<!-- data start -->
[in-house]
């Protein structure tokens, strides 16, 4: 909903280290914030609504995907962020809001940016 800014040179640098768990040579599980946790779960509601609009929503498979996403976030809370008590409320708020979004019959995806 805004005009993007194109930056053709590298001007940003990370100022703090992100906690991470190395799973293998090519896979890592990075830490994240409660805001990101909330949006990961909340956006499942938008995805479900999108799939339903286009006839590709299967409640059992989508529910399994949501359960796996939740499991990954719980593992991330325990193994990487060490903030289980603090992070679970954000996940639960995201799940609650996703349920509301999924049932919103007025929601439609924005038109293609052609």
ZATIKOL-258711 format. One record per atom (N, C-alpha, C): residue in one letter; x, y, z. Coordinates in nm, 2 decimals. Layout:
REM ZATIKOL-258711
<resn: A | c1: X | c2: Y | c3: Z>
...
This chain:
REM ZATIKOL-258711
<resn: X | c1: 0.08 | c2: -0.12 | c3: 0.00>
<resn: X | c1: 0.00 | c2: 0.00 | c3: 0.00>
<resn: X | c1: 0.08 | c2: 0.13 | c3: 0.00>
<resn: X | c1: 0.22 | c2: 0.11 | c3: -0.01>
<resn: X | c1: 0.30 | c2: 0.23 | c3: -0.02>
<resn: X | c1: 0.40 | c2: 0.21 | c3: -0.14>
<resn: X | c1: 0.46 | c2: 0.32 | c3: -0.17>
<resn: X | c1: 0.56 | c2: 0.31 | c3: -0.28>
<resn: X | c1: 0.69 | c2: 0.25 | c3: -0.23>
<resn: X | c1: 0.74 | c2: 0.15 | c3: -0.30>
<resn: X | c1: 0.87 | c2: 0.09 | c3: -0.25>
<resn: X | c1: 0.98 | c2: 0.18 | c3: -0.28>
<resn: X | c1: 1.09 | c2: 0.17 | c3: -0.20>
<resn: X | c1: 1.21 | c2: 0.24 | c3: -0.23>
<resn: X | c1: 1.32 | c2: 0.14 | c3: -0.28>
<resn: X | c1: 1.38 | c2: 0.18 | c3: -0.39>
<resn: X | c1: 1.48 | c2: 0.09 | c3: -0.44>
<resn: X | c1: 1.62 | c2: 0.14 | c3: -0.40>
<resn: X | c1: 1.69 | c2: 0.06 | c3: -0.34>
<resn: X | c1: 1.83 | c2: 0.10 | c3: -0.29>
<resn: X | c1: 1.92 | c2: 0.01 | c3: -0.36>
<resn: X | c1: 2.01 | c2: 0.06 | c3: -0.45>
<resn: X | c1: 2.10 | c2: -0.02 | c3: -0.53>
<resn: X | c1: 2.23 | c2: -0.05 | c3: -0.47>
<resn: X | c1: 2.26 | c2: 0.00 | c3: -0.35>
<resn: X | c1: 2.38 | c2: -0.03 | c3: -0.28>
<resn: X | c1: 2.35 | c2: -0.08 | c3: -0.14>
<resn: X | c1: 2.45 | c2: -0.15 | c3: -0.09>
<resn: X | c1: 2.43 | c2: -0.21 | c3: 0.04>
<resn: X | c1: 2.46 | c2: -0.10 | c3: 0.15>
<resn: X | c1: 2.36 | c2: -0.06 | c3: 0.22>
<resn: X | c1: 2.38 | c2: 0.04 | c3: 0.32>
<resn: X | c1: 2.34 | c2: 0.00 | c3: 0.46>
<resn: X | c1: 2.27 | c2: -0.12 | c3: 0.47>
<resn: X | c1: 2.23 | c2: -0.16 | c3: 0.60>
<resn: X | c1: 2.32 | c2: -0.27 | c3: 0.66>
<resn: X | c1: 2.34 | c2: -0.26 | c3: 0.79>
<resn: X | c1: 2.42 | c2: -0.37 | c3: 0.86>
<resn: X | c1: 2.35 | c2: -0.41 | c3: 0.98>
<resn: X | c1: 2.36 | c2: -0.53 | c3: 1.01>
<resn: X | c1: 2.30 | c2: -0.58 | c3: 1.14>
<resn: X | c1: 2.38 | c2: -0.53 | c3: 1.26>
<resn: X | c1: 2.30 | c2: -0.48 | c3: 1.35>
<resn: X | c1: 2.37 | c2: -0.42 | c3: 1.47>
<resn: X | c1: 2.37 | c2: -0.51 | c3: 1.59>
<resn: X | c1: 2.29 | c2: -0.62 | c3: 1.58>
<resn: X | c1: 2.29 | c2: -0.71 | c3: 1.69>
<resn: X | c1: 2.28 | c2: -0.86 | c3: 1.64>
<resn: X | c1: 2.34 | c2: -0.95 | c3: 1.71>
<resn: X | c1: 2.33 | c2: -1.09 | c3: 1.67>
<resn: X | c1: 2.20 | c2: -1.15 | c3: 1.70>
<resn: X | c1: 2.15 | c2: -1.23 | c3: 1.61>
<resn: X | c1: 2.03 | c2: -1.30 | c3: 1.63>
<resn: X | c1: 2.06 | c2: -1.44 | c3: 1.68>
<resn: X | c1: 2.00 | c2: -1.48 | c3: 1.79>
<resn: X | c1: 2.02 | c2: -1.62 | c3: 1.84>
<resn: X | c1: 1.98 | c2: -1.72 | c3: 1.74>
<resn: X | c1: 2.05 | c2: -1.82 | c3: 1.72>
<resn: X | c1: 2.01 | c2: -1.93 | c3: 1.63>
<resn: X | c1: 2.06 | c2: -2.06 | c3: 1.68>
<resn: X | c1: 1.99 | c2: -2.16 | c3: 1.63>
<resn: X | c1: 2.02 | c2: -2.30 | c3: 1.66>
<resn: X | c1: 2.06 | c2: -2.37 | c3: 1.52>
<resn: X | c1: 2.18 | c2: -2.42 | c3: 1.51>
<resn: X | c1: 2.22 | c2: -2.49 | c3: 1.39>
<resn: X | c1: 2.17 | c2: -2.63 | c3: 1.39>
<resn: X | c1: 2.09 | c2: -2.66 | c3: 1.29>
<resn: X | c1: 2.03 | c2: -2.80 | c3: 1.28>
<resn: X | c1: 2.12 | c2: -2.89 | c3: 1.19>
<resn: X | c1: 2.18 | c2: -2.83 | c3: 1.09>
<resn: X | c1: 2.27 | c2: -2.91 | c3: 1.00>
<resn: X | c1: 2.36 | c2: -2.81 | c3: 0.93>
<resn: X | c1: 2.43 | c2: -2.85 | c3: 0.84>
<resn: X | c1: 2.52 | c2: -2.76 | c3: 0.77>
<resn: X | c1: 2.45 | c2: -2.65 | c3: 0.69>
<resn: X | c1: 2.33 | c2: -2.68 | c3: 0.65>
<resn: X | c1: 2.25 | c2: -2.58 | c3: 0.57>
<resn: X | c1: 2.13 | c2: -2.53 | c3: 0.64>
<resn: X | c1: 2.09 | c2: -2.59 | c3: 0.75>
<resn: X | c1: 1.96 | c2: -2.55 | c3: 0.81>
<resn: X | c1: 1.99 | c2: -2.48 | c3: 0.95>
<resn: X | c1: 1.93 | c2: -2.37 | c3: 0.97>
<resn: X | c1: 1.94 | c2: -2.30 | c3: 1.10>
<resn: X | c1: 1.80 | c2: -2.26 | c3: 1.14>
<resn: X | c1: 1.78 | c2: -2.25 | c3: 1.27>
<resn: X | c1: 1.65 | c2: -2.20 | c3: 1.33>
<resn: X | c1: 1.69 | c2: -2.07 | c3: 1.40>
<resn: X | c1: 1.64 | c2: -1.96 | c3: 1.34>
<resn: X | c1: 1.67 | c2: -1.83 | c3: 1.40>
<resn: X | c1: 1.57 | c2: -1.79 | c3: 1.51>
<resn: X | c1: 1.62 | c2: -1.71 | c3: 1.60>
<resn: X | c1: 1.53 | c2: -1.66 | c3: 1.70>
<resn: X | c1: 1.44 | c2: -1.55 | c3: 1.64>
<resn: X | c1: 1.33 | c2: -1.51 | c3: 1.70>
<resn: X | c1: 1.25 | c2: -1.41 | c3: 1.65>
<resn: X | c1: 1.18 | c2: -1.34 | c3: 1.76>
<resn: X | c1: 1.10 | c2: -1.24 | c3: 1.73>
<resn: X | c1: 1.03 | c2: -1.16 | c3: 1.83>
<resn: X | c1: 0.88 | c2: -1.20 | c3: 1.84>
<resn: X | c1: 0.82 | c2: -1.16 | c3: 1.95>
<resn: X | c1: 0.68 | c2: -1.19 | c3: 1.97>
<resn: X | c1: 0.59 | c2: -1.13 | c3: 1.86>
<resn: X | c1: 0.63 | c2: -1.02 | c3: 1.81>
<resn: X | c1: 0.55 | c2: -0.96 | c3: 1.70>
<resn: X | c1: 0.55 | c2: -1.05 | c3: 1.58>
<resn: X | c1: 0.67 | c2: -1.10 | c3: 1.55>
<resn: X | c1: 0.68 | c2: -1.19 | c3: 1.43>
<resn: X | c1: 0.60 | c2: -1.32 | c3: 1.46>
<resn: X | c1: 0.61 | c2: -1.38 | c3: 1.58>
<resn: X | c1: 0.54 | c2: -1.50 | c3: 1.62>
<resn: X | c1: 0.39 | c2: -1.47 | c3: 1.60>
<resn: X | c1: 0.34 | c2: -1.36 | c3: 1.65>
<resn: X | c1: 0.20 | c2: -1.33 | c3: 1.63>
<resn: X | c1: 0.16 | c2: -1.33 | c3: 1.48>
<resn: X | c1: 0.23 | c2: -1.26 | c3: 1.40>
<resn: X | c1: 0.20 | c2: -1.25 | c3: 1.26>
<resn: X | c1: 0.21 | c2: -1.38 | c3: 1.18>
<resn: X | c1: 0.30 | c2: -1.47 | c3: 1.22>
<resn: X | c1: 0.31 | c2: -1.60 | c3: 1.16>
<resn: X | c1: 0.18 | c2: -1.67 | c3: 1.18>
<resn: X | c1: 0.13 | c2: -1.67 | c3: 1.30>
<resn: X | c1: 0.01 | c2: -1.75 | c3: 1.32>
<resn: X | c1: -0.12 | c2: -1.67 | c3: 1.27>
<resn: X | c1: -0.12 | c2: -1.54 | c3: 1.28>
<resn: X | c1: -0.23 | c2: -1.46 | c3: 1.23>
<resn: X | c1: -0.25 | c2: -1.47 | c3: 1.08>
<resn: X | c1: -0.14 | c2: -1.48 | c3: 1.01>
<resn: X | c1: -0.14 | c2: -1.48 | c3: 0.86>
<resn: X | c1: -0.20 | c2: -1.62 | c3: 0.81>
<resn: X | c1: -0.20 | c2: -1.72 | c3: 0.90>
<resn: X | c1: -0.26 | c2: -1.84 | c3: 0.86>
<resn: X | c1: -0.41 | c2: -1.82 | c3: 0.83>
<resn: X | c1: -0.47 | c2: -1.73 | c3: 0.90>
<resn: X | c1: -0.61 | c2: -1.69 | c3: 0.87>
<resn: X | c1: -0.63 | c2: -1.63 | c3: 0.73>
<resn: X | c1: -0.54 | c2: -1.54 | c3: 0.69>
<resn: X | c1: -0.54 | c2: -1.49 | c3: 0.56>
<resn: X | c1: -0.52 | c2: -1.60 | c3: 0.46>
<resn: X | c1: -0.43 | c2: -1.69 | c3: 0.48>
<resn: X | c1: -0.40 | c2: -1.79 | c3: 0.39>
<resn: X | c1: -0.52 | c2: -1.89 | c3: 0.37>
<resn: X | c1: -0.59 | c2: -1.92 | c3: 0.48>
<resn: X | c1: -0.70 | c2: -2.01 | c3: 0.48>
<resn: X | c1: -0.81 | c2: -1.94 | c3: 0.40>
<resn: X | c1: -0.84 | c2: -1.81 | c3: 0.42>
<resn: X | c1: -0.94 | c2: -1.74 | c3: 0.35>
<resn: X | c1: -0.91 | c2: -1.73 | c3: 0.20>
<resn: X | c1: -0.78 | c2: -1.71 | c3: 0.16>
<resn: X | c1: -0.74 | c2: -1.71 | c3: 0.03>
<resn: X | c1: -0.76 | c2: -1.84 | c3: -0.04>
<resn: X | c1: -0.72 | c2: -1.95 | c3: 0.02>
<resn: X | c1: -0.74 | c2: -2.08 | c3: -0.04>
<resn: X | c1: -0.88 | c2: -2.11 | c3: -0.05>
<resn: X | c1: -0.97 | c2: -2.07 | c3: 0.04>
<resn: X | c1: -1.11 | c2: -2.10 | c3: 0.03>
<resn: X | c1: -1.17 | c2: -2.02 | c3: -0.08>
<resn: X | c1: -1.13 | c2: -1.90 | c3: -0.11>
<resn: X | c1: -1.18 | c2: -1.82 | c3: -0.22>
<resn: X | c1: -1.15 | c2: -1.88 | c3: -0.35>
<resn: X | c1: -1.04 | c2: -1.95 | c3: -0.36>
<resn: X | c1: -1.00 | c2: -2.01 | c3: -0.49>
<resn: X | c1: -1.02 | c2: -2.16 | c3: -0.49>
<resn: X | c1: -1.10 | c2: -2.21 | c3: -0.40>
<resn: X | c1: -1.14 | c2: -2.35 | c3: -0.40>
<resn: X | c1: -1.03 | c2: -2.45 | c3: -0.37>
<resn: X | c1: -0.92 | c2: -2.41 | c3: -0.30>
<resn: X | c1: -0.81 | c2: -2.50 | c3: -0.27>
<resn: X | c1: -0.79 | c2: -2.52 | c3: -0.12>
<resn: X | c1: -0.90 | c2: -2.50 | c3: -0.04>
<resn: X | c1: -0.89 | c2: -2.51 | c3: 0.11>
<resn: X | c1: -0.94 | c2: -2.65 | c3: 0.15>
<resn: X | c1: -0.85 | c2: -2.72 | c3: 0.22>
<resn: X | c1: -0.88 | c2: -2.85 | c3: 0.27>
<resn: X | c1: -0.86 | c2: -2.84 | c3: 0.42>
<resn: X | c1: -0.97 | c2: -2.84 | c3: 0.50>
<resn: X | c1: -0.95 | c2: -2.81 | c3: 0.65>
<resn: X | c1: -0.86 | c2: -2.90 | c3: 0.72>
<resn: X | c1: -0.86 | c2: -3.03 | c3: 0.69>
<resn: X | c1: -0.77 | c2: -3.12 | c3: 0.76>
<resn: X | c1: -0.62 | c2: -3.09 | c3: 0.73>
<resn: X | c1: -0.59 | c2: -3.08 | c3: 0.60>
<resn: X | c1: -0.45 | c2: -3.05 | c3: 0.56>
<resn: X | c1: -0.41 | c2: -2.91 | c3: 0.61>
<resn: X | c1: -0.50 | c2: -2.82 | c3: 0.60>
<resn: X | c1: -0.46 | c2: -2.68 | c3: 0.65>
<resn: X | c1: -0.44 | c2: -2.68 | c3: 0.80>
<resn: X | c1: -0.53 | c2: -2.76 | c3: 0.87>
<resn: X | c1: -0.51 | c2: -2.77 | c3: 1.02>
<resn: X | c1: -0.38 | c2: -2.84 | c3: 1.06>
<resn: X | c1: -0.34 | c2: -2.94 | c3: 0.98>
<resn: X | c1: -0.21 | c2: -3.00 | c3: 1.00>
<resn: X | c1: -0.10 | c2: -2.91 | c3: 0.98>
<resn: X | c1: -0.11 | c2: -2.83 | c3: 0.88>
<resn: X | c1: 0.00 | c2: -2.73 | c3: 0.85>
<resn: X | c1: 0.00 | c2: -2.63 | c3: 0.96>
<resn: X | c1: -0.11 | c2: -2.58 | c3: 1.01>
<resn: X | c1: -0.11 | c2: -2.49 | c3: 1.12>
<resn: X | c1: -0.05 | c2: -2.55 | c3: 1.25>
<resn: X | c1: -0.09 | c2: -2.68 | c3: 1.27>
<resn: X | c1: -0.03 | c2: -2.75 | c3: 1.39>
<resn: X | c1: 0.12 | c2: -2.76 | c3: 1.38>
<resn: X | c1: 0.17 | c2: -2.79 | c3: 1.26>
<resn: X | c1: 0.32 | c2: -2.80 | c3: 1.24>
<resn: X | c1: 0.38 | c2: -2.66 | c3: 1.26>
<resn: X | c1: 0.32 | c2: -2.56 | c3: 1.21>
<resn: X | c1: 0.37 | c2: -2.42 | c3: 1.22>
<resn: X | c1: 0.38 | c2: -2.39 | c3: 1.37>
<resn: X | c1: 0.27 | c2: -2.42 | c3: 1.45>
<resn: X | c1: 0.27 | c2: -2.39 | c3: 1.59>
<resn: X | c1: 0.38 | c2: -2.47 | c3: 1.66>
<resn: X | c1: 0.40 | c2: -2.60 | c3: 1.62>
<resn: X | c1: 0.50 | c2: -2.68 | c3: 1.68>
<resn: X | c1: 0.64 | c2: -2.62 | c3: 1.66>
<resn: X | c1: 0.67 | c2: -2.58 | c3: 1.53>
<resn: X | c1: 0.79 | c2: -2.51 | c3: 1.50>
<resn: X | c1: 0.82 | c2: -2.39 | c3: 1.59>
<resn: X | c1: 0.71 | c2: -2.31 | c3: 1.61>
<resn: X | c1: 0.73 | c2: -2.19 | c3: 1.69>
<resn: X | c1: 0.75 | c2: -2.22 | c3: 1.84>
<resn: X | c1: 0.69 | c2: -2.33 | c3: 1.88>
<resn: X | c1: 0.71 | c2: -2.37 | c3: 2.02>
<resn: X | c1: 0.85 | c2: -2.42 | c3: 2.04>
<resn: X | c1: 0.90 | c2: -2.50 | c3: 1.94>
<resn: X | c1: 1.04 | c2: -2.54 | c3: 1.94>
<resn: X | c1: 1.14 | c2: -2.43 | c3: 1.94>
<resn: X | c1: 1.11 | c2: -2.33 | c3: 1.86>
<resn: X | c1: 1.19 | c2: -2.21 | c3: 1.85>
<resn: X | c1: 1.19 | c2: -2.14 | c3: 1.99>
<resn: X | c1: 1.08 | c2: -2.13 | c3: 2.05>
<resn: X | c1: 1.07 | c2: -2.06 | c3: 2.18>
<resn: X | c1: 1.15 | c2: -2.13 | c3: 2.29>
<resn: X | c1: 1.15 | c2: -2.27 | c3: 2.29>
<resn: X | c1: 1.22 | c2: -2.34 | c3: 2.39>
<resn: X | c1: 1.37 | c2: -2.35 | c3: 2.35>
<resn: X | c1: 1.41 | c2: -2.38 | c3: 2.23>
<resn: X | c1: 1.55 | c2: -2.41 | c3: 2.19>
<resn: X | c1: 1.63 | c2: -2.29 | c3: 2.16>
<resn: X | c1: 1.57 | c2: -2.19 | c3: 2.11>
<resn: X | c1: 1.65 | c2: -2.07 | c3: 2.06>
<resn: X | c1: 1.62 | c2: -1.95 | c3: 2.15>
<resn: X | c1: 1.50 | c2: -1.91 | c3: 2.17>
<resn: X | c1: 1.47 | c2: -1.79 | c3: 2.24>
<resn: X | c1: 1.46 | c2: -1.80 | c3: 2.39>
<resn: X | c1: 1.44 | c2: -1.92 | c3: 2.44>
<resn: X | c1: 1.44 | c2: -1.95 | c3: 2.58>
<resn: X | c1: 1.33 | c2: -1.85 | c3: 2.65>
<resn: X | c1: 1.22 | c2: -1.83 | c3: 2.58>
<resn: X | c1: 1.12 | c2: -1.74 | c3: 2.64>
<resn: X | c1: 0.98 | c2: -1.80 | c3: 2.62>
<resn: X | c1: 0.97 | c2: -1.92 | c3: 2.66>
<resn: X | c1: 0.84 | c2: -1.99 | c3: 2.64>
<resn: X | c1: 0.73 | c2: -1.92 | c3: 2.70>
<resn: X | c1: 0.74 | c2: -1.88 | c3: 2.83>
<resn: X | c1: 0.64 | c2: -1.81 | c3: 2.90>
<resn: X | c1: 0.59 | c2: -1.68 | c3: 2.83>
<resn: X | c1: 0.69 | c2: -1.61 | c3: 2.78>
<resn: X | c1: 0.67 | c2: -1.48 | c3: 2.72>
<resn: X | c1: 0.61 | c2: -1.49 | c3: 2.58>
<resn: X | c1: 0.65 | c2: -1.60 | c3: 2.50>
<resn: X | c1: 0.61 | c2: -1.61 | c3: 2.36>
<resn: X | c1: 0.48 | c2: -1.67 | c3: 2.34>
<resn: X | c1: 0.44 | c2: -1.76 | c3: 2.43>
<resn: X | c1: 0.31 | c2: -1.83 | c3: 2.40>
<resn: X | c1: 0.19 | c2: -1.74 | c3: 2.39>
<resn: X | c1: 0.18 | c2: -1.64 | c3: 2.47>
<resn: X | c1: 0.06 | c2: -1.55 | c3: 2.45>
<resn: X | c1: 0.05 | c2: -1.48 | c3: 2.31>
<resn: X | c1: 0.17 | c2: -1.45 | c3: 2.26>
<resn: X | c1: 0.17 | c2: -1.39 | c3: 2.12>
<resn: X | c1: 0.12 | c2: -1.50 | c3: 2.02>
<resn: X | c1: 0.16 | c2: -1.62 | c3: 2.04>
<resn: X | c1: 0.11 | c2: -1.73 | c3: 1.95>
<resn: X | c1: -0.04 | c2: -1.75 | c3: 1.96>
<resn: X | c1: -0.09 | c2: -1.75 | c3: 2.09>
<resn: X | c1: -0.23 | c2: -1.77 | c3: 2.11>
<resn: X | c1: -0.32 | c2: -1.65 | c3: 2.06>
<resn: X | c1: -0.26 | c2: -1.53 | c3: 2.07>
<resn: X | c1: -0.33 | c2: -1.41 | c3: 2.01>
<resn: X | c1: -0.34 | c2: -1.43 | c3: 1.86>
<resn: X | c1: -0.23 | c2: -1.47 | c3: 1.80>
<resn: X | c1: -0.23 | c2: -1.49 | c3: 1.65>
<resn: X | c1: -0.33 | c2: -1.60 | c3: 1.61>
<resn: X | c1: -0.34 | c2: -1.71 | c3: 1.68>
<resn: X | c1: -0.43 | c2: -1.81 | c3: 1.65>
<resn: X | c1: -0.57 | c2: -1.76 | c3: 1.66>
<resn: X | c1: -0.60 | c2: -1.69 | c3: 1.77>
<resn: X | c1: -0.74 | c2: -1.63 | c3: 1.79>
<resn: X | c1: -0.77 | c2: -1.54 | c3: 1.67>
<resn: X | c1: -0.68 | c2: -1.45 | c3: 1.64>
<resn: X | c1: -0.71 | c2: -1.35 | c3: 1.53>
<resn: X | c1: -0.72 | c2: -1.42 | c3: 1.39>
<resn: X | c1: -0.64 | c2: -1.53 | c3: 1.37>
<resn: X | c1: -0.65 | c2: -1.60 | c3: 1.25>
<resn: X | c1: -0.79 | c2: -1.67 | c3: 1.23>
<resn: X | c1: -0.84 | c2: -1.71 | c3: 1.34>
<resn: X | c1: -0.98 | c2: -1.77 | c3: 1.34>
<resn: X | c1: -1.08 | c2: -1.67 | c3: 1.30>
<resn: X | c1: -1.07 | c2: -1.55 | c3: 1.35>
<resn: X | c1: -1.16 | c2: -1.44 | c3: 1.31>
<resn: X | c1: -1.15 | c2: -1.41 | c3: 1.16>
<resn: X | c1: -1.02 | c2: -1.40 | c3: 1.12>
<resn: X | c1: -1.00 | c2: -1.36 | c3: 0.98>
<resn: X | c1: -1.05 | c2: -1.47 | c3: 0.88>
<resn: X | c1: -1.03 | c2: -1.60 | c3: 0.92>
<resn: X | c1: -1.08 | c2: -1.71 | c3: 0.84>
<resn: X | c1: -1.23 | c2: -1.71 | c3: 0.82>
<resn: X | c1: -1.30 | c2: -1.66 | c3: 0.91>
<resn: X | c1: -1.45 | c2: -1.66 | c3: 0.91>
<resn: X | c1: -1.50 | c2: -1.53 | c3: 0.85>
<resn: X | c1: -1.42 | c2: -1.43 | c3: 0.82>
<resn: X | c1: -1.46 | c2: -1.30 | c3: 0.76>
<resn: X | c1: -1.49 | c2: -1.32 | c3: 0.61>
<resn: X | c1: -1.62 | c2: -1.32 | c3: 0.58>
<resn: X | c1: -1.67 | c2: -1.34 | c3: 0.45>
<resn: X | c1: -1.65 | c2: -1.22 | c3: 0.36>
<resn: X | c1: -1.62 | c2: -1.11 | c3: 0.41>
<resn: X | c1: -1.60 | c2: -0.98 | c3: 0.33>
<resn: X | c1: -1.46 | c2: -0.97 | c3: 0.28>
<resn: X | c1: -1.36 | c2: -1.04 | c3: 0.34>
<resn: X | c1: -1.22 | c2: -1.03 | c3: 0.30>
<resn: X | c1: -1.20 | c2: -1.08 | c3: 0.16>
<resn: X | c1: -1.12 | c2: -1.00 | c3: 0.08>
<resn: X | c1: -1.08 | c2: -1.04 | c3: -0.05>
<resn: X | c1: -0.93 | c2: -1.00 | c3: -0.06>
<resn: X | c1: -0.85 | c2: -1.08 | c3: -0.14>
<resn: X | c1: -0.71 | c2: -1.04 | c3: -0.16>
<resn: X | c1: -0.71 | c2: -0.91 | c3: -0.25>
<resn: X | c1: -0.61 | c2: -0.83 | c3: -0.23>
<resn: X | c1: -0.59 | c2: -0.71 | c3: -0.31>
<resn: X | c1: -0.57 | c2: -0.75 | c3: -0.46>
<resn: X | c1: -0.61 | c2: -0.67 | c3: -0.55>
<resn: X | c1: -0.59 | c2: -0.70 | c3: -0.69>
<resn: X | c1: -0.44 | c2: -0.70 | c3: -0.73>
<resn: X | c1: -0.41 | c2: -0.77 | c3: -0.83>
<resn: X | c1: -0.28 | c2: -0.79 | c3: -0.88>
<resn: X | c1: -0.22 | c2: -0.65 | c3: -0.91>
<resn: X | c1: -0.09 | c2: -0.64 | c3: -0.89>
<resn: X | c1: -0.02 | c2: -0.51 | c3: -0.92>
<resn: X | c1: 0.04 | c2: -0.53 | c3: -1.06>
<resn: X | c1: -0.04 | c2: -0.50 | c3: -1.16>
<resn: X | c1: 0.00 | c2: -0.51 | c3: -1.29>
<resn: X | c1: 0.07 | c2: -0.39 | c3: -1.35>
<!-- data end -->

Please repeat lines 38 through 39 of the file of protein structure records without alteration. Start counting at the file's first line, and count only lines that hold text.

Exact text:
<resn: X | c1: 2.46 | c2: -0.10 | c3: 0.15>
<resn: X | c1: 2.36 | c2: -0.06 | c3: 0.22>